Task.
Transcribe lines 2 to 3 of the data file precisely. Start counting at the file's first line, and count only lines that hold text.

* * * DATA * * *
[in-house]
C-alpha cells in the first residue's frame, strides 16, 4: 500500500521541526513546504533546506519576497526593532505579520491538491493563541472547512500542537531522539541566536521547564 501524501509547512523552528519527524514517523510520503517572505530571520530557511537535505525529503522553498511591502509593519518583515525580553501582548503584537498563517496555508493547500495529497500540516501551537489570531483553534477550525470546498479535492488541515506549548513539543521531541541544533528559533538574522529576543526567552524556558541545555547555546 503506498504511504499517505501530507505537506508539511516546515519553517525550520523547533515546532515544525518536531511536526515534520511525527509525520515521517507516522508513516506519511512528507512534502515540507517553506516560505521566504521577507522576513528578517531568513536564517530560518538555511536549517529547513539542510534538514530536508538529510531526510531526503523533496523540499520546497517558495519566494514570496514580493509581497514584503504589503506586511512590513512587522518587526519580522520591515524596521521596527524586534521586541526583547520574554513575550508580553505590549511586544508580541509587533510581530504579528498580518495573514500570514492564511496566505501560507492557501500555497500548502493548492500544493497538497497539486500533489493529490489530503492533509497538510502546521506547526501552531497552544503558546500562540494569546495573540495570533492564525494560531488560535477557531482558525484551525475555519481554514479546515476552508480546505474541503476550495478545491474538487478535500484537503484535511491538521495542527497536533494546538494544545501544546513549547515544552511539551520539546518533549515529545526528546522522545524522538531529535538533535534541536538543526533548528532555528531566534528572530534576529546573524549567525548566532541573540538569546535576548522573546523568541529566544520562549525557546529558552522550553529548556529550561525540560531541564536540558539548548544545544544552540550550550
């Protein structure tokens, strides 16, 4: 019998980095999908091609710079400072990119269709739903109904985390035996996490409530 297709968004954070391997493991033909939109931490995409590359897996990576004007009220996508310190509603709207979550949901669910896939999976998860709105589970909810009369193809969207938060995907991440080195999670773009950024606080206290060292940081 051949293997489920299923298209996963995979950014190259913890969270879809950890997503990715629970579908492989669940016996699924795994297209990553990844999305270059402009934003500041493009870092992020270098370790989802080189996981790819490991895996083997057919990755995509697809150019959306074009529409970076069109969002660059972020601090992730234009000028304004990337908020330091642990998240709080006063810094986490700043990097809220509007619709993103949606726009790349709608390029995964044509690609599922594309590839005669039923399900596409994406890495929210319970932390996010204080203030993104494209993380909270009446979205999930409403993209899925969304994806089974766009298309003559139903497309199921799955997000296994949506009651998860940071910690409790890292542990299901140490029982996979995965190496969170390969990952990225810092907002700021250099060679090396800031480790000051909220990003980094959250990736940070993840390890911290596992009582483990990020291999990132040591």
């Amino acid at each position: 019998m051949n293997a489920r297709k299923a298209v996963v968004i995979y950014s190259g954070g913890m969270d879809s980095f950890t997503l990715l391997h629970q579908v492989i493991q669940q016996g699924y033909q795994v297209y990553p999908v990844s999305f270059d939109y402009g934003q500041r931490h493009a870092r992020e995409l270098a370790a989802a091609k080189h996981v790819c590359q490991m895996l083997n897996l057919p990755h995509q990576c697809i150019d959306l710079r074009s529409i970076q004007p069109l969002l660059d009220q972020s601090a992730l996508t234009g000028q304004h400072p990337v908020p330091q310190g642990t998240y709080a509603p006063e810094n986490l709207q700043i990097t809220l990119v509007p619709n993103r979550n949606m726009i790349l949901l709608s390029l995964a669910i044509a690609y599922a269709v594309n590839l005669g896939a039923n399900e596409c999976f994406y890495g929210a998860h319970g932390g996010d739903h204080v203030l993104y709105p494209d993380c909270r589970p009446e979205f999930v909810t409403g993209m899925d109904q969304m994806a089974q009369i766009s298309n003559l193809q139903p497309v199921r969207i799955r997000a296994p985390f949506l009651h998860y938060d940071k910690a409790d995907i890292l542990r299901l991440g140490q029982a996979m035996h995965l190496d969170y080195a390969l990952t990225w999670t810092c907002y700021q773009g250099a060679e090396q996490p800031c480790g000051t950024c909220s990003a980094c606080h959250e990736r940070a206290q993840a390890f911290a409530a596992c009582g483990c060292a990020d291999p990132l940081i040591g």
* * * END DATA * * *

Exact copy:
C-alpha cells in the first residue's frame, strides 16, 4: 500500500521541526513546504533546506519576497526593532505579520491538491493563541472547512500542537531522539541566536521547564 501524501509547512523552528519527524514517523510520503517572505530571520530557511537535505525529503522553498511591502509593519518583515525580553501582548503584537498563517496555508493547500495529497500540516501551537489570531483553534477550525470546498479535492488541515506549548513539543521531541541544533528559533538574522529576543526567552524556558541545555547555546 503506498504511504499517505501530507505537506508539511516546515519553517525550520523547533515546532515544525518536531511536526515534520511525527509525520515521517507516522508513516506519511512528507512534502515540507517553506516560505521566504521577507522576513528578517531568513536564517530560518538555511536549517529547513539542510534538514530536508538529510531526510531526503523533496523540499520546497517558495519566494514570496514580493509581497514584503504589503506586511512590513512587522518587526519580522520591515524596521521596527524586534521586541526583547520574554513575550508580553505590549511586544508580541509587533510581530504579528498580518495573514500570514492564511496566505501560507492557501500555497500548502493548492500544493497538497497539486500533489493529490489530503492533509497538510502546521506547526501552531497552544503558546500562540494569546495573540495570533492564525494560531488560535477557531482558525484551525475555519481554514479546515476552508480546505474541503476550495478545491474538487478535500484537503484535511491538521495542527497536533494546538494544545501544546513549547515544552511539551520539546518533549515529545526528546522522545524522538531529535538533535534541536538543526533548528532555528531566534528572530534576529546573524549567525548566532541573540538569546535576548522573546523568541529566544520562549525557546529558552522550553529548556529550561525540560531541564536540558539548548544545544544552540550550550
């Protein structure tokens, strides 16, 4: 019998980095999908091609710079400072990119269709739903109904985390035996996490409530 297709968004954070391997493991033909939109931490995409590359897996990576004007009220996508310190509603709207979550949901669910896939999976998860709105589970909810009369193809969207938060995907991440080195999670773009950024606080206290060292940081 051949293997489920299923298209996963995979950014190259913890969270879809950890997503990715629970579908492989669940016996699924795994297209990553990844999305270059402009934003500041493009870092992020270098370790989802080189996981790819490991895996083997057919990755995509697809150019959306074009529409970076069109969002660059972020601090992730234009000028304004990337908020330091642990998240709080006063810094986490700043990097809220509007619709993103949606726009790349709608390029995964044509690609599922594309590839005669039923399900596409994406890495929210319970932390996010204080203030993104494209993380909270009446979205999930409403993209899925969304994806089974766009298309003559139903497309199921799955997000296994949506009651998860940071910690409790890292542990299901140490029982996979995965190496969170390969990952990225810092907002700021250099060679090396800031480790000051909220990003980094959250990736940070993840390890911290596992009582483990990020291999990132040591």